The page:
Science-Fiction’s Hardcore History of Making Earth-Shattering Statements
Science-fiction is a hardcore genre with hardcore fans and a hardcore history of making intense societal changes.
Being the child of a Trekkie, I’ve long-since heard about how Star Trek impacted culture like a 10-ton meteor by first featuring a black actress who wasn’t cast as a maid – something virtually unheard of in 1966 – as well as the first interracial TV kiss.
Back then, the smooch that Captain Kirk and Lieutenant Uhura shared was downright groundbreaking.
Ooh la la!
There’s also the plethora of gadgets we now take for granted which, in many ways, were first featured on Star Trek… cellphones (communicators), talking computers, space exploration going further and further and further beyond our own minuscule little planet.
How much did this science-fiction series inspire future thinkers and innovators exactly? Well, I don’t have the Star Trek-specific numbers in front of me, but how about these science-fiction novel facts according to Gizmodo:
In the 1920s, there was a series called Tom Swift about a teenaged homeschooler. Widely read, it apparently influenced a whole list of figures to seek out new scientific possibilities, including biochemist and prolific writer Isaac Asimov, and Apple co-founder Steve Wozniak. The same goes for the guy who invented the Taser.
The War of the Worlds novella captured Robert H. Goddard’s attention and imagination so much that he went on to help bring the first liquid-fueled rocket into existence.
While Frankenstein was a warning against playing God, it actually got a lot of people thinking about the best way to do exactly that, hopefully without unleashing hell on Earth.
Clearly then, science-fiction writers can set both amazing and dangerous paths in motion – far more than mere captivating characters, prodigious plots and literally stellar settings for readers to explore. That’s probably because of the exact definition of the genre:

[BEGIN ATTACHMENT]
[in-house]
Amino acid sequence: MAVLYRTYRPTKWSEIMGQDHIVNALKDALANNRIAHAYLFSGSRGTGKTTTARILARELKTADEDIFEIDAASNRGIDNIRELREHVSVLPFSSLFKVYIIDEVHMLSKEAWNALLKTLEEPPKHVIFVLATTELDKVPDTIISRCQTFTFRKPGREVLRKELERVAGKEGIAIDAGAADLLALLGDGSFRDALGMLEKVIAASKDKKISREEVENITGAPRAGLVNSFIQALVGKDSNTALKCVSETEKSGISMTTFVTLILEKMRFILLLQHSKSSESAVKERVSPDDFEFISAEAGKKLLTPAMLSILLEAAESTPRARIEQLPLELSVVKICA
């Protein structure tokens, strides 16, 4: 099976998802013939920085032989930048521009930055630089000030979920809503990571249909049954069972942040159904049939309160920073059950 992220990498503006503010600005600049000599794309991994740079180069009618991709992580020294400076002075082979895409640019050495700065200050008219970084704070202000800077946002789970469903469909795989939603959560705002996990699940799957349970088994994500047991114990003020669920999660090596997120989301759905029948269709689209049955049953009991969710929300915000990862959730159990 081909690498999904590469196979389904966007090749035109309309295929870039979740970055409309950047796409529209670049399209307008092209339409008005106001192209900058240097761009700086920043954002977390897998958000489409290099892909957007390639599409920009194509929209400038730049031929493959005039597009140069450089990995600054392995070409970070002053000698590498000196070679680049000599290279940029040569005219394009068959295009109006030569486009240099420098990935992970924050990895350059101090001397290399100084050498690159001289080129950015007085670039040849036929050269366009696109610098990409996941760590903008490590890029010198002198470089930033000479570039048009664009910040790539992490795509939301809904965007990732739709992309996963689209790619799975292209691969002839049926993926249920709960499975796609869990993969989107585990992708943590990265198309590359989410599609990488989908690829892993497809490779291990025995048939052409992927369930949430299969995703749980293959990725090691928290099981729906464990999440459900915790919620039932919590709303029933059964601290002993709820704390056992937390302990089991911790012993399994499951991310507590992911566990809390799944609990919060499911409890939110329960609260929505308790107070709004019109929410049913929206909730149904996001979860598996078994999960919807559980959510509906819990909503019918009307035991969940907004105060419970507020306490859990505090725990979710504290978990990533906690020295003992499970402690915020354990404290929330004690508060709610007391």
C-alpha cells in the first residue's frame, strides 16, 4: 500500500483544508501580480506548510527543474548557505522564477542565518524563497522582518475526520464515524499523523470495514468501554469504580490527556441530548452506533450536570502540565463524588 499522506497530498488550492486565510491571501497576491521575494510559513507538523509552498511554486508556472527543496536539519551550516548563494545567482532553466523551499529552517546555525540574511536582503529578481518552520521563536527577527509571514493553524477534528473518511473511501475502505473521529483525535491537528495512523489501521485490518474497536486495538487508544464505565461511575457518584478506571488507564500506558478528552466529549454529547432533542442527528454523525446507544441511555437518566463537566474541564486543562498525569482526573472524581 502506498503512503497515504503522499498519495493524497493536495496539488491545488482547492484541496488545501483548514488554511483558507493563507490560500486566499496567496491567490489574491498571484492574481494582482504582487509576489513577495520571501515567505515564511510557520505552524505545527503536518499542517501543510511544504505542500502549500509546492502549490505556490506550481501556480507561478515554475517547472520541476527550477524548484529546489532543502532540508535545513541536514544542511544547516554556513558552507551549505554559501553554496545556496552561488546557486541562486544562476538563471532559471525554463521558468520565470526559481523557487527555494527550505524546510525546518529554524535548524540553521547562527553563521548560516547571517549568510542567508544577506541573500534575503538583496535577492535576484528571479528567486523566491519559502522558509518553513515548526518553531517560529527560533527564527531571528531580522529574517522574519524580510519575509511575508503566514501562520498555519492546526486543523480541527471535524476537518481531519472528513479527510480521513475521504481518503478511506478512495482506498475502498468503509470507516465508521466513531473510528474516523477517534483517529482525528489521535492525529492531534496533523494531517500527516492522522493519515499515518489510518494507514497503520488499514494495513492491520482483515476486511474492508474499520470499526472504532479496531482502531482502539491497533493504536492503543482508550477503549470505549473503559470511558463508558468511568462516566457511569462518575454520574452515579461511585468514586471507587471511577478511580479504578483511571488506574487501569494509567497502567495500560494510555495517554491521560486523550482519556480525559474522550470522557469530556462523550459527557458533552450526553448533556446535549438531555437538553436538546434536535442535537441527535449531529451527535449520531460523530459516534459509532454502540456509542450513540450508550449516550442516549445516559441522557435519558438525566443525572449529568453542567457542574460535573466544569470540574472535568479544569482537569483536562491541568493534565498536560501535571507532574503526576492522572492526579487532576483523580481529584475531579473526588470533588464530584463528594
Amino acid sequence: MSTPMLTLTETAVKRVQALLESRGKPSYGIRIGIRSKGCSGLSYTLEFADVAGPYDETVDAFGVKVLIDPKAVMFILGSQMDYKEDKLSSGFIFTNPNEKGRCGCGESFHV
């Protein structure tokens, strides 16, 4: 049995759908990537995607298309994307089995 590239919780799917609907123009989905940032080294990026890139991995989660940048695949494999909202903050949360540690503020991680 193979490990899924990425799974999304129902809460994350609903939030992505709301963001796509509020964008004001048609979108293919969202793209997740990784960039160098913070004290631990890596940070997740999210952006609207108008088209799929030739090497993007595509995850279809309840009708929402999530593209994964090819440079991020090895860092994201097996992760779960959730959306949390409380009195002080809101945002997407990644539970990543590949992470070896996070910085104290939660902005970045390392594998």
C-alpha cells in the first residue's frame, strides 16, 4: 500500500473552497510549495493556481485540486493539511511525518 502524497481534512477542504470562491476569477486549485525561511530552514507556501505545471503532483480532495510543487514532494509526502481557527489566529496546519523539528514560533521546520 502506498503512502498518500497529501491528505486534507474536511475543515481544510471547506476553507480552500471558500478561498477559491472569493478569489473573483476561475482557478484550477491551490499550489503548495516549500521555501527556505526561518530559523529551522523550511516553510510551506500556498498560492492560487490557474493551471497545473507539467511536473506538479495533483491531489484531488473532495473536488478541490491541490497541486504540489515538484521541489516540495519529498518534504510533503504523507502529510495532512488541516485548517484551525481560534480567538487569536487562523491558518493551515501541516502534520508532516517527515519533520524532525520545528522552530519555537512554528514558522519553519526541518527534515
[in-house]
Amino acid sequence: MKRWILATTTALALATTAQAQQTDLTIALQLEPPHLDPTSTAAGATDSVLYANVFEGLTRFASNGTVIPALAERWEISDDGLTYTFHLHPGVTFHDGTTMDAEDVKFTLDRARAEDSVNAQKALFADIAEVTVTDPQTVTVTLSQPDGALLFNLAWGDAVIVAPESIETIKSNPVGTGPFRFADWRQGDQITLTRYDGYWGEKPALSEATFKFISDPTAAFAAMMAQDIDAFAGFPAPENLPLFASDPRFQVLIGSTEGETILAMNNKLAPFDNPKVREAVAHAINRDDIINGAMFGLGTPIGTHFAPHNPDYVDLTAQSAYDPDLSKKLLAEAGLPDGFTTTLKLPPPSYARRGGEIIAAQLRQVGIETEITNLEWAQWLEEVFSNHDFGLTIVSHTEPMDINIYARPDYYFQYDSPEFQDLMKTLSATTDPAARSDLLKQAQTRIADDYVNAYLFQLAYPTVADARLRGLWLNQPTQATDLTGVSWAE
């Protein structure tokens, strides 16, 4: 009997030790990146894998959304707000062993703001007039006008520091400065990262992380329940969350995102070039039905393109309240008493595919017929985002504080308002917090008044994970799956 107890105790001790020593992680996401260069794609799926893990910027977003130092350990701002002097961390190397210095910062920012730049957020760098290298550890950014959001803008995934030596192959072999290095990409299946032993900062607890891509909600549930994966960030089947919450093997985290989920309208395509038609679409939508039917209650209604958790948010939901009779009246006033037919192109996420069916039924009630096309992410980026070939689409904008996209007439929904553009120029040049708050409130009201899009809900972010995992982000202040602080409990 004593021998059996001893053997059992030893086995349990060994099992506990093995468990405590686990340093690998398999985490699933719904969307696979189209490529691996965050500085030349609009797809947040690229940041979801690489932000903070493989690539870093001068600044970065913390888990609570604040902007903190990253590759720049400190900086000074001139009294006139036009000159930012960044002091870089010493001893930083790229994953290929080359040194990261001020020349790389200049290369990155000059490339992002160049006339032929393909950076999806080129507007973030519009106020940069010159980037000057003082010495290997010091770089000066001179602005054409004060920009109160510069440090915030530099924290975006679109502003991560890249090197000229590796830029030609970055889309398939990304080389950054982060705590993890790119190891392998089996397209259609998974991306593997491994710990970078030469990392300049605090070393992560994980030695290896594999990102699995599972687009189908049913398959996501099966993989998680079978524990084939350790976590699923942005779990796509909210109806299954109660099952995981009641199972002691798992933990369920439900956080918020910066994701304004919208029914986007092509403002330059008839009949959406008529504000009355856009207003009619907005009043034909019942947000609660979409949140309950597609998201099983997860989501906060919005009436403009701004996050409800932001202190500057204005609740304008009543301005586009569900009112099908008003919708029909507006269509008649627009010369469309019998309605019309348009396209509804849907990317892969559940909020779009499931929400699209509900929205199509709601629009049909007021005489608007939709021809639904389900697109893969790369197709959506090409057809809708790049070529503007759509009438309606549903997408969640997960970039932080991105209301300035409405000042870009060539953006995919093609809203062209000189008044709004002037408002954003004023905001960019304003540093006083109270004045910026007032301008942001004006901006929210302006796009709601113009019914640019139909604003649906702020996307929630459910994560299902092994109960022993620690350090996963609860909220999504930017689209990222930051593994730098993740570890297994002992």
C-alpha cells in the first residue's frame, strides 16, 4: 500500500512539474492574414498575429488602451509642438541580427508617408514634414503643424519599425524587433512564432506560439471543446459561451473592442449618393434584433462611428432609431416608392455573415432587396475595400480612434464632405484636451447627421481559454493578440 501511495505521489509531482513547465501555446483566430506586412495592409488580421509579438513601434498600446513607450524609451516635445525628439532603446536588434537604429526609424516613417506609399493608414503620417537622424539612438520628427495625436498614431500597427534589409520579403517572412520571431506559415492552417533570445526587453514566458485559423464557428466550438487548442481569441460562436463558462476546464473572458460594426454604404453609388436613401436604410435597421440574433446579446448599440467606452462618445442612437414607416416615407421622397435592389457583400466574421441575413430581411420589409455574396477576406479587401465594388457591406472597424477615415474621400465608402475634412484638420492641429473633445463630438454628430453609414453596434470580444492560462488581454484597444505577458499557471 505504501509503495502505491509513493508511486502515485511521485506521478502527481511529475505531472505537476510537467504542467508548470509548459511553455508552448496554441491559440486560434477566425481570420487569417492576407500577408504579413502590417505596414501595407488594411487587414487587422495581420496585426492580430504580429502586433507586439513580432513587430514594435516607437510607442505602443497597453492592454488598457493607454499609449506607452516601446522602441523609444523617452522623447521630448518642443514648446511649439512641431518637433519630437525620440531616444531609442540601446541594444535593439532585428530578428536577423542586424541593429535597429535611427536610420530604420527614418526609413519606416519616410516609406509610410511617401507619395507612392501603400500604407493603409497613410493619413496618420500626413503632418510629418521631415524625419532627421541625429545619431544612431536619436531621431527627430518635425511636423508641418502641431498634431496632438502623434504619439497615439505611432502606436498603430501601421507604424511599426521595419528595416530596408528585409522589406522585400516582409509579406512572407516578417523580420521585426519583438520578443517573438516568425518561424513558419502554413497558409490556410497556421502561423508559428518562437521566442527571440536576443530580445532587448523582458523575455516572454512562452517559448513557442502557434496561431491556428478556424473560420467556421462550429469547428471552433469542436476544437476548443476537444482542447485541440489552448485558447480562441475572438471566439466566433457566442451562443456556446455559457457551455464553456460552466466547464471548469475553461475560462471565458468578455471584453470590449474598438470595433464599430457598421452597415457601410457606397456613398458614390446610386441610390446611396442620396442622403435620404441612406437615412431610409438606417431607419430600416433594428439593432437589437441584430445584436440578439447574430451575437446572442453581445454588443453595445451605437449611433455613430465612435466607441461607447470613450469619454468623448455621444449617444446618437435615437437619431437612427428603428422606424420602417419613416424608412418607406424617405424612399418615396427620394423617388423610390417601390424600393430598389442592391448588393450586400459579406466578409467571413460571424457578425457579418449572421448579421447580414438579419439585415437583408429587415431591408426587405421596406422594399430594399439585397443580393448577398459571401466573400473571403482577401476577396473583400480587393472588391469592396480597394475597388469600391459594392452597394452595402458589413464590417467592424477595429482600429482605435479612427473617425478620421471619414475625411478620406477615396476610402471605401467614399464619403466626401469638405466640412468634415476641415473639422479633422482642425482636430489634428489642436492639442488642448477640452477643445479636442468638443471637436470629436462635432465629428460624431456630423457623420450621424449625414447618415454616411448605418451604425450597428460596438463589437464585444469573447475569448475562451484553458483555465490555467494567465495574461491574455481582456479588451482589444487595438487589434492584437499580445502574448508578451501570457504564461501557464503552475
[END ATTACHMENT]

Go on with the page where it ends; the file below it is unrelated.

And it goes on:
Aliens, time travel, alternate realities: These are just some of the topics that science-fiction, or sci-fi, covers.
Essentially, if your lengthy story or story-in-the-making revolves around some scientific possibility that has not yet been proven, you’re writing a sci-fi novel.
Science-fiction can be serious, such as Mary Shelley’s Frankenstein; adventurous, such as Gulliver’s Travels by Jonathan Swift; or humorous such as The Hitchhiker’s Guide to the Galaxy by Douglas Adams.
For anyone who read the horror fiction Definition a few weeks ago, yes, Frankenstein can fall into both the science-fiction genre and the horror fiction category since it’s dealing with futuristic science-based possibilities that just so happen to have a whole lot of nasty ramifications.
But I’ll let someone else fight over which genre can claim it best. Since I’m neither a sci-fi writer (yet) nor a horror fiction writer, I don’t have any skin in this game.
I don’t, however, need any deeply personal or professional connection to science-fiction to be able to claim that no matter what the tone of the story is or whether it’s meant to make you gasp or giggle, it’s probably intended to achieve something bigger than a bunch of five-star reviews.
Science-fiction writers are Earth-movers and society-shakers, with a whole lot of groundbreaking greats to look up to in their hardcore history... and a no-doubt fascinating future still to come.